The fired employee posted a headline on ’s mobile Web site that used the phrase in a headline about Lin that appeared from 2:30 a.m. to 3:05 a.m. Saturday, after the Knicks’ loss to the New Orleans Hornets the night before. The phrase had two meanings, one of them an ethnic slur. The name of the employee was not released.
Max Bretos, an ESPN anchor, was suspended for 30 days for using the same phrase during an interview about Lin on ESPNews with Walt Frazier, the Knicks’ TV analyst for the MSG Network. Lin is of Chinese descent; his parents are Taiwanese.
On Twitter, and said, “My wife is Asian, would never intentionally say anything to disrespect her and that community.”
ESPN apologized Saturday for the two incidents but noted Sunday that it had become aware that a commentator at ESPN Radio New York, which carries Knicks games, used the same phrase Friday after the Knicks-Hornets game. The commentator was Spero Dedes, the Knicks’ play-by-play voice, who is an employee of Madison Square Garden.
In a statement, a Garden spokesman said, “We are evaluating and will have no additional comment at this time.”
In its statement, ESPN said: “We again apologize, especially to Mr. Lin. His accomplishments are a source of great pride to the Asian-American community, including the Asian-American employees at ESPN. Through self-examination, improved editorial practices and controls, and response to constructive criticism, we will be better in the future.”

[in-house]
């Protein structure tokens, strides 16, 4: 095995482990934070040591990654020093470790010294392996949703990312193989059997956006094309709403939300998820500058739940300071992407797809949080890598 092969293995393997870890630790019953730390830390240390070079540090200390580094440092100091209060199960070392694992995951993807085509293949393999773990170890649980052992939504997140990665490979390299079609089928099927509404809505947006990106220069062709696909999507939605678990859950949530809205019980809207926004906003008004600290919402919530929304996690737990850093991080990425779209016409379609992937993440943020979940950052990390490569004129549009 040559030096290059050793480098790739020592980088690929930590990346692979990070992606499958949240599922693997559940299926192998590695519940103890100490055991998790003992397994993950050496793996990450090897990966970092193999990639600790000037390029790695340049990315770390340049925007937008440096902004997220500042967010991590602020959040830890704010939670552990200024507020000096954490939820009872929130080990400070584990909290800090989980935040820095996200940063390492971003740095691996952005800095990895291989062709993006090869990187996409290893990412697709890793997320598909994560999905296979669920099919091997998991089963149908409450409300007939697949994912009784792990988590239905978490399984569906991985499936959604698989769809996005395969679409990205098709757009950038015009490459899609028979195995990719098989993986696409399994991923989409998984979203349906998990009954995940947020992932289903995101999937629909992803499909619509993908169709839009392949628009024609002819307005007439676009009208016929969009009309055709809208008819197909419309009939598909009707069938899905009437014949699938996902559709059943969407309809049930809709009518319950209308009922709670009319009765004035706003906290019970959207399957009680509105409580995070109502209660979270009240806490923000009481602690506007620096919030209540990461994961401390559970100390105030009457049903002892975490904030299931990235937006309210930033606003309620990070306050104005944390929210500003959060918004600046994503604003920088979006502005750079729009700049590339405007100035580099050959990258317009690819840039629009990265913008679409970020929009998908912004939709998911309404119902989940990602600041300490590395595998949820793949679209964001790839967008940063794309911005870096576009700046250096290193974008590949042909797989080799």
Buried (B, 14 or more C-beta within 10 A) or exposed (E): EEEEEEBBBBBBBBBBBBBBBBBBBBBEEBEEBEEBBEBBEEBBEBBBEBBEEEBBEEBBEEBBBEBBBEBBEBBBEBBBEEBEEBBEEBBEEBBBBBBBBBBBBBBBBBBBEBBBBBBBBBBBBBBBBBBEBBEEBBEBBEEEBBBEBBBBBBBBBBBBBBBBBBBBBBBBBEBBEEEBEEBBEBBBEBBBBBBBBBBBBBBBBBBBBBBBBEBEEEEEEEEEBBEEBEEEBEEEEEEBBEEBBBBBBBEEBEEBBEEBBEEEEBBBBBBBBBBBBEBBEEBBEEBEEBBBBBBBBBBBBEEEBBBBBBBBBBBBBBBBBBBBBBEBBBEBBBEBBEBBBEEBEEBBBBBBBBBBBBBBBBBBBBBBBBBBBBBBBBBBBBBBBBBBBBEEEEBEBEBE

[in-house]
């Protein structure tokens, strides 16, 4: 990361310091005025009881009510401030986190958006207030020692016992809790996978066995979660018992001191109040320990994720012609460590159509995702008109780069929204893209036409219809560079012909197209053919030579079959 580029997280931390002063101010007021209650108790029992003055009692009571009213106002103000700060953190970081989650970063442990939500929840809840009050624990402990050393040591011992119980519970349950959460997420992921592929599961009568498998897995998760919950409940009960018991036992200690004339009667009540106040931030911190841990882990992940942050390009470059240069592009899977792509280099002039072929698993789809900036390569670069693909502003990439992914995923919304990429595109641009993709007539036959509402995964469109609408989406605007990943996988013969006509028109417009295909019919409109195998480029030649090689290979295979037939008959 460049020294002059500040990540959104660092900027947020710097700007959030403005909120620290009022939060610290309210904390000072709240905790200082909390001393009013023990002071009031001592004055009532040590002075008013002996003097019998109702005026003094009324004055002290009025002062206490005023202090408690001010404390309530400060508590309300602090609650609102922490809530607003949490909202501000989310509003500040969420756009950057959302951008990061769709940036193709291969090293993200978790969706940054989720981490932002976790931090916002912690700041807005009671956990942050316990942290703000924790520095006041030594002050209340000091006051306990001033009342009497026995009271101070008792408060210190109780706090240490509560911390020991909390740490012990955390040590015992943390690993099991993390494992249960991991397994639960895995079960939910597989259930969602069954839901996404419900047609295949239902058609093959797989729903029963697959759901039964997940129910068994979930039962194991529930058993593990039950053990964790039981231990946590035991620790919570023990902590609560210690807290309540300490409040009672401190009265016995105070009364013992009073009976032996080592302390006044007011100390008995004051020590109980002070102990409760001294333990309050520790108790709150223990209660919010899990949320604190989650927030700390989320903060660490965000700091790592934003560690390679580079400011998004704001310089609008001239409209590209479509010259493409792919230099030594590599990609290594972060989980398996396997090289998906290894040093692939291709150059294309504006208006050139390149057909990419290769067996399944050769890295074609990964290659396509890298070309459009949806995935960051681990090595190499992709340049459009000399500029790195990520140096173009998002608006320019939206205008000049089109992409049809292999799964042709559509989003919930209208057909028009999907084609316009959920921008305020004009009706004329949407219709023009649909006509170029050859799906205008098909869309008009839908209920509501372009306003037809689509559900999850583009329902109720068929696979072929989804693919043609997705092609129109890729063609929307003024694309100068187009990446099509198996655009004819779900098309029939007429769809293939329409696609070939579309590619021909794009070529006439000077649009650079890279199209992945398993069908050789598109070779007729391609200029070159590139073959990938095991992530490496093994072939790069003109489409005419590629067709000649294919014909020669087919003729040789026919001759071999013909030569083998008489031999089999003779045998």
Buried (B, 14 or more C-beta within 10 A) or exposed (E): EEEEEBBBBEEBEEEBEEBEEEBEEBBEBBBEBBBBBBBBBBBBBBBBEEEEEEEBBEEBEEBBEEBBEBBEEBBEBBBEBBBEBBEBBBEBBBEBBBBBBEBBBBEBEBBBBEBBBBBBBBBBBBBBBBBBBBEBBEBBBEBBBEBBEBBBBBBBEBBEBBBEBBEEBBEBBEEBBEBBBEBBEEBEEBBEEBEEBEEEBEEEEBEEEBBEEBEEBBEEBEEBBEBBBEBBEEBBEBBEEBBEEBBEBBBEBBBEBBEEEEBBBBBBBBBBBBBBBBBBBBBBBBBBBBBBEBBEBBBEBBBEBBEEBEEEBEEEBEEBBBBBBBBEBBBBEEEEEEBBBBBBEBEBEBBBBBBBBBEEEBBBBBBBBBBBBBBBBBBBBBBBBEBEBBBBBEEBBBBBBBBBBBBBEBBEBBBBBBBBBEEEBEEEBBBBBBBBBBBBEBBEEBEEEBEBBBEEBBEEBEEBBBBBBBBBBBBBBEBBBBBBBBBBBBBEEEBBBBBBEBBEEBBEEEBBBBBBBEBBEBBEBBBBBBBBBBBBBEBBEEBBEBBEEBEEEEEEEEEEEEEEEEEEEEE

Lin addressed the issue Sunday after leading the Knicks to a 104-97 victory against the Dallas Mavericks.
“ESPN has apologized,” he said. “I don’t think it was on purpose or whatever. At the same time, they’ve apologized, and so from my end I don’t care anymore. Have to learn to forgive. And I don’t even think that was intentional, or hopefully not.”
Lin, a sensation not only in New York but in Asia, too, said his family in Taiwan, especially his grandmother, has been besieged by the news media.
“Obviously I love my family, I love my relatives,” Lin said. “One special request I have is for the media back in Taiwan to kind of give them their space. Because they can’t even go to work without being bombarded and people following them. I just want people to respect the privacy of my relatives in Taiwan. Hopefully this will get back to everybody, because they need to live their lives as well.”
Howard Beck contributed reporting.